Last month, Facebook open-sourced React Native, a library for building native iOS and Android apps in JavaScript and React.js with the promise that every mobile platform users will get apps with UI they’re used to. React Native makes it possible to create high quality mobile apps written in JavaScript and is poised to make a huge shift in how native apps are created today. Especially apps built for smart objects and wearables.

There’s common opinion that mobile developers need native app development tools to create the best user interfaces ever. Native development allows for building faster and more eye-catching apps; however, this type of development is usually very time consuming and not very flexible. Since native development tools are based on totally incompatible programming languages, the same app should be developed twice or more to run on multiple platforms at the same time. Today, it’s the main headache within the industry as it significantly increases the cost of development.

On the other hand, all cross-platform solutions are based on web technologies such as HTML, CSS and JavaScript and allow for very rapid development, compared to the native tools. Yet, this approach is oftentimes criticized for limited compatibility, excessive energy consumption (mobile web apps are more likely than native apps to drain your device’s battery fast), and old-school look and feel.

I’ve talked to some of Intersog’s web and mobile developers to find out what they think about building apps in React Native and how this can help bridge the gap between native and cross-platform development.

Oleg, senior iOS developer:

As far as I understand, Facebook is trying to change the entire mobile development philosophy with React Native by allowing us, developers, to learn once and code anywhere. Instead of building an app and adapting it to different operating systems, we can build an app just once and deploy it to many platforms. So, it’s more about pragmatism and helps make mobile software development fully platform-agnostic.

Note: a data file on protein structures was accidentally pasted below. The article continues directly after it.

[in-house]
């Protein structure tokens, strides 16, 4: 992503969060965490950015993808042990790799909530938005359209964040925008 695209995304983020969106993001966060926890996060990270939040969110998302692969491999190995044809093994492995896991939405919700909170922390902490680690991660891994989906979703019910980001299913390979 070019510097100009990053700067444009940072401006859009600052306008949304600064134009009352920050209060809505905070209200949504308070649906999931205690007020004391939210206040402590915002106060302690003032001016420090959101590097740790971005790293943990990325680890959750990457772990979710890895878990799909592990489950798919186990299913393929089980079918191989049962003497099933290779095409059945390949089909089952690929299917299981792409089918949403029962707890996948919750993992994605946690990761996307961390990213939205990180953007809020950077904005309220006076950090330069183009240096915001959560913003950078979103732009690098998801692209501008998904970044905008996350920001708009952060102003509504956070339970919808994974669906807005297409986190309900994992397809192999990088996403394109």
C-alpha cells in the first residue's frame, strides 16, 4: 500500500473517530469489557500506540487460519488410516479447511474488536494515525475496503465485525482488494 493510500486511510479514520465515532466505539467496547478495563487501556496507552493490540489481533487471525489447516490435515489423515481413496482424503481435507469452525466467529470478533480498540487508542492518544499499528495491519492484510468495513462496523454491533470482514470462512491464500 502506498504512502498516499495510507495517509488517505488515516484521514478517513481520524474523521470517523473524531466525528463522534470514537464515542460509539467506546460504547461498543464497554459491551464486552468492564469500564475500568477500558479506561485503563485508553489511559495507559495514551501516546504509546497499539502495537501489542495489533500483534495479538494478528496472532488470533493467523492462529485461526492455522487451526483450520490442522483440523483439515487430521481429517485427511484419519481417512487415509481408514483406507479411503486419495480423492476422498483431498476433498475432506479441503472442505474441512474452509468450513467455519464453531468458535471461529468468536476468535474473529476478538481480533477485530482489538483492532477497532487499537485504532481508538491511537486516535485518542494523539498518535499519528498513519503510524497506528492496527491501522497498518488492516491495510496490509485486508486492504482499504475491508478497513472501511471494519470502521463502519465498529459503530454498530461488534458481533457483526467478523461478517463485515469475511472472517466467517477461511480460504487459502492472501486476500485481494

Valeriy, front-end developer:

I played with React Native just briefly and realized that it works indeed! It feels like you’re developing for the web, while in fact you’re building a real native app with UI that is as awesome as in a native app! For me, as a web developer, the learning curve will be pretty steep, and I’ll be able to write native apps using the same techniques I use for writing web apps. The web is not really meant for building cool mobile apps because the mess of CSS and HTML impedes effectiveness of many frameworks instead of enhancing it. But React Native can be a new way of turning the web into a great versatile app development platform.

Sean, front-end developer:

I know from personal experience that building native iOS apps can be a pain in the neck, especially when it comes to UI design. Layouting is counter intuitive and APIs are not as smooth to use as JS libraries. React Native lets us build native iOS apps very quickly without bothering to learn Objective-C or low-level tools within Xcode. Also, because JS is running on a separate thread, there’s no impact on elements such as animations, which makes writing native UI easy as never before.

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And have you already tried React Native? Do you think it’s really able to bridge the gap between web and mobile and accelerate the evolution of mobile web?

 

 

Vik is our Brand Journalist and Head of Online Marketing / PR with 11+ years of international experience in IT B2B. He's also a guest blog contributor to Business2community, SitePoint, Journal of mHealth, Wearable Valley and other IT portals. You can contact him directly on LinkedIn.

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